Towns and cities across the UK are calling for the government to take in more refugees in response to the humanitarian crisis developing in Afghanistan.
Dozens of local councils, including major cities like Birmingham, Southampton and Liverpool, have pledged to welcome Afghans under the Home Office’s new resettlement programme or existing relocation schemes following the Taliban takeover.
The government has committed to giving 5,000 people refuge under the Afghanistan citizens’ resettlement scheme in the coming year – with a vague ambition to provide sanctuary to a total of 20,000 Afghans over the “long term”.
The Independent has backed calls for ministers to be more ambitious in its plan to resettle Afghans. Our Refugees Welcome campaign is calling for the government to offer sanctuary to as many people as possible, and for local authorities and charities devoted to their welfare to be given the strongest of support.
Councils from across the UK have come forward to say they will welcome these refugees into their local communities – with some urging ministers to go further – disputing claims from the home secretary that it would not be possible to resettle larger numbers.
The home secretary said on Wednesday that the UK could not accommodate 20,000 refugees “all in one go” after criticism of the new scheme and its target.
The Independent is aware of at least 34 local councils that have so far pledged to participate in either the locally employed staff scheme known as the Afghan Relocations and Assistance Policy (ARAP), which has already started, the wider resettlement scheme or both.
Many have also spoken out against the figure the Home Office has proposed, arguing that the UK can “do far more”.
Ms Patel scrapped the UK’s numerical commitment on wider refugee resettlement earlier this year, marking the first time in almost two decades that Britain has not committed to resettling a specific number of refugees.
A number of authorities, including Bristol, Newcastle and Swansea, have signed up to the City of Sanctuary scheme to identify more safe routes for Afghans.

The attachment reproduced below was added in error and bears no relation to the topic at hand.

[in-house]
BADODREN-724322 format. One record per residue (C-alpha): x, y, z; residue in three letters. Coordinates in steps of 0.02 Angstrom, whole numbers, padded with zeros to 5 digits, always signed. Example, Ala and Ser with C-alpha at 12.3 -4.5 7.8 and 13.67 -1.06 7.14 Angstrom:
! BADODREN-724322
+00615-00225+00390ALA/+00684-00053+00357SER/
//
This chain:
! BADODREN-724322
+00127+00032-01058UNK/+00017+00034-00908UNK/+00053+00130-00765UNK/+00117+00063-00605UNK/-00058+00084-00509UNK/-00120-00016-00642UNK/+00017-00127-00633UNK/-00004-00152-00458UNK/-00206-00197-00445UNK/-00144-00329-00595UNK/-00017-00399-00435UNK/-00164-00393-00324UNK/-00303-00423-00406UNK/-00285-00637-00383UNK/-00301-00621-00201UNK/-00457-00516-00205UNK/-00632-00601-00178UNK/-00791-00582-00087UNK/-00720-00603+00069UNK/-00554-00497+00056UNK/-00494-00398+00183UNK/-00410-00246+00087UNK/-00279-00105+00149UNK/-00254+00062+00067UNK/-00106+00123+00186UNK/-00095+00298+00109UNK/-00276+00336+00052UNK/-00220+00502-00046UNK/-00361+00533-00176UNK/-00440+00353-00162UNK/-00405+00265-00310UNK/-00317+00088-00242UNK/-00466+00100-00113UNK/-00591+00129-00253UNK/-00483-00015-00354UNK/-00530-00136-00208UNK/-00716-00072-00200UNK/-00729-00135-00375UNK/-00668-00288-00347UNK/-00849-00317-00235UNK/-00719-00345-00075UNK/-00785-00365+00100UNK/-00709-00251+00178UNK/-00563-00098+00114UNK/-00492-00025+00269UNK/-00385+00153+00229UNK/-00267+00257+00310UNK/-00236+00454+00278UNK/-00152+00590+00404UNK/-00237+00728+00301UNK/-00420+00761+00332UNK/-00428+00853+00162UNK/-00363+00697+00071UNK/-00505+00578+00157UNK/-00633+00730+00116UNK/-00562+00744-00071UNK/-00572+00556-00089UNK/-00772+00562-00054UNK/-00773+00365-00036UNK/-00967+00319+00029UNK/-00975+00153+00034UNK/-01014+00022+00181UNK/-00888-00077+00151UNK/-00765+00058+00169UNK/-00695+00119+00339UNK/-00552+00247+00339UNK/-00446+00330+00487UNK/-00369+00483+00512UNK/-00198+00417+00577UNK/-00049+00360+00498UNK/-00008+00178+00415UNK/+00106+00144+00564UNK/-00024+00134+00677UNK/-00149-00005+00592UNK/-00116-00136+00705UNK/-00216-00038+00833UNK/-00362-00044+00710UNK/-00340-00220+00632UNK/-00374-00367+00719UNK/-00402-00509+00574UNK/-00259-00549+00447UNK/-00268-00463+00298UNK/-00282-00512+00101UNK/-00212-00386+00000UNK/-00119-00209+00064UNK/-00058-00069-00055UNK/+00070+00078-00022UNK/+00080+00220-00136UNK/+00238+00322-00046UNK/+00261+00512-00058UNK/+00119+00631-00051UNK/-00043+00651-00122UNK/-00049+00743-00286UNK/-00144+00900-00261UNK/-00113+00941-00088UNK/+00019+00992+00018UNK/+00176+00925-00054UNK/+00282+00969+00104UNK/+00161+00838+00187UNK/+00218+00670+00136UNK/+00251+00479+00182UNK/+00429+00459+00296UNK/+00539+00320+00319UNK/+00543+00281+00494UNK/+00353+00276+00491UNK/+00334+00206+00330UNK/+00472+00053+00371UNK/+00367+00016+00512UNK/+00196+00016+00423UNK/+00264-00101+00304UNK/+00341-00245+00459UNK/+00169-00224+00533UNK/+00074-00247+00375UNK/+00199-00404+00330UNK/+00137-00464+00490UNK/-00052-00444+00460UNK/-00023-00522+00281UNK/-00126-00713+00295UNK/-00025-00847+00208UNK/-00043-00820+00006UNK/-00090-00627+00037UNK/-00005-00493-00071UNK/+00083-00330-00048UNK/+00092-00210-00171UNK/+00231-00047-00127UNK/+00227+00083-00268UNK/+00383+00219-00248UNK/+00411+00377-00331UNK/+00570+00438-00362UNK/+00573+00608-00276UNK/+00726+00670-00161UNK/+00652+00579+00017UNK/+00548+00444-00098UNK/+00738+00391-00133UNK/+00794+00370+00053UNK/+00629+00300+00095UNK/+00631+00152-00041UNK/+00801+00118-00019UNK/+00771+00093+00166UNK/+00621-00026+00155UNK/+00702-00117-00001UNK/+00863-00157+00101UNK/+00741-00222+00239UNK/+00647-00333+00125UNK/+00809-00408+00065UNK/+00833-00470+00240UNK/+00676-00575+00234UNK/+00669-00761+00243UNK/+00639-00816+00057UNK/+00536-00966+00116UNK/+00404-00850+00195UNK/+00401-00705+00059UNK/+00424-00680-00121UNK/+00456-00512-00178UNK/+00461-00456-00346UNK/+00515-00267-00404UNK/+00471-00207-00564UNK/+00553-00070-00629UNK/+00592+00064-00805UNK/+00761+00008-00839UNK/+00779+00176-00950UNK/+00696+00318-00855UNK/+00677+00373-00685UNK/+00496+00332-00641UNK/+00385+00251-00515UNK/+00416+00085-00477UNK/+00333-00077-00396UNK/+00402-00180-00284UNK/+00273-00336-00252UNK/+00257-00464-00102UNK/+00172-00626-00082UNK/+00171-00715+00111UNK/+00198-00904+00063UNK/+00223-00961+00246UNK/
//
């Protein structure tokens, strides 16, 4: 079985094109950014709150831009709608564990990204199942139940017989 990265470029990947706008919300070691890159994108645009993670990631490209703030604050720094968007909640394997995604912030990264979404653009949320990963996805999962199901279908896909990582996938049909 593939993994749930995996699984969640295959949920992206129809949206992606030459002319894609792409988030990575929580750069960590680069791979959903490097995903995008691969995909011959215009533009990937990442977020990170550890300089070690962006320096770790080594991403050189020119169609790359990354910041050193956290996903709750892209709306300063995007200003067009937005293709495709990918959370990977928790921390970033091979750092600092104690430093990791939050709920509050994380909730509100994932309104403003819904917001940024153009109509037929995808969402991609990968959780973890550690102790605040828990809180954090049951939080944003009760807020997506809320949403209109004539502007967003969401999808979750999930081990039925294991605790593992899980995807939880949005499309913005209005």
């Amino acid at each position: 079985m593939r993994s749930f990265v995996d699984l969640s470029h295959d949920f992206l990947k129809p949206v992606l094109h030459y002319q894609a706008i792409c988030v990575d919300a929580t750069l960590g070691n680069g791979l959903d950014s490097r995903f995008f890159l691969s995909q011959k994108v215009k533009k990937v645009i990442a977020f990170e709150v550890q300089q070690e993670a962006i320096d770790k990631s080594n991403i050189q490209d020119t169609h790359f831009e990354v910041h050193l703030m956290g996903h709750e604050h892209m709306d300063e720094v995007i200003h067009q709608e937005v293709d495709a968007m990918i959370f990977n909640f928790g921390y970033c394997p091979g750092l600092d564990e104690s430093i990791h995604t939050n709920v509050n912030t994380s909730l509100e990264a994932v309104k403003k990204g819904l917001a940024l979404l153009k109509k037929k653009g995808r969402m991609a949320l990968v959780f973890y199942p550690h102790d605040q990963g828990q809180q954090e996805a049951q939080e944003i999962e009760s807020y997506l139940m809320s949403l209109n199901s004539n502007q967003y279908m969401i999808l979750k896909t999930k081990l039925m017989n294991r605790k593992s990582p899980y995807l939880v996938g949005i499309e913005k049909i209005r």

A City of Sanctuary UK spokesperson said: “We welcome the commitment to resettle people fleeing Afghanistan but 5,000 people this year is woefully inadequate.
“We call upon the prime minister and the home secretary to quickly identify how the UK will work with local authorities to ensure that more than 5,000 are supported to settle in our communities in the coming weeks and an additional annual target of 10,000 per year for the Global Resettlement Scheme.”
Kevin Bonavia, cabinet member for democracy, refugees and accountability at Lewisham Council, told The Independent the government’s commitment to resettle 5,000 Afghans in one year was “nowhere near what’s required” in the face of a “humanitarian catastrophe”.
“Ms Patel claims it is not possible to resettle any more ‘in one go’. That’s simply not true. Our country has been able to do far more when the political will is there, with 11,000 from Hungary in 1956 and 30,000 from Uganda in 1972,” he said.
“The political will is definitely there at a local level with councils across the UK mobilising to provide the homes and support.”
Mr Bonavia said that rather than “one-off bespoke” commitments from government with “different complicating criteria”, ministers should introduce a comprehensive national resettlement programme with annual targets to allow councils to “plan ahead and ensure they can resettle refugees wherever they come from”.
No 10 has defended its resettlement scheme and insisted that only 5,000 fleeing Afghans will be offered sanctuary in the UK over the next year because it is “very rare” for people to abandon their country.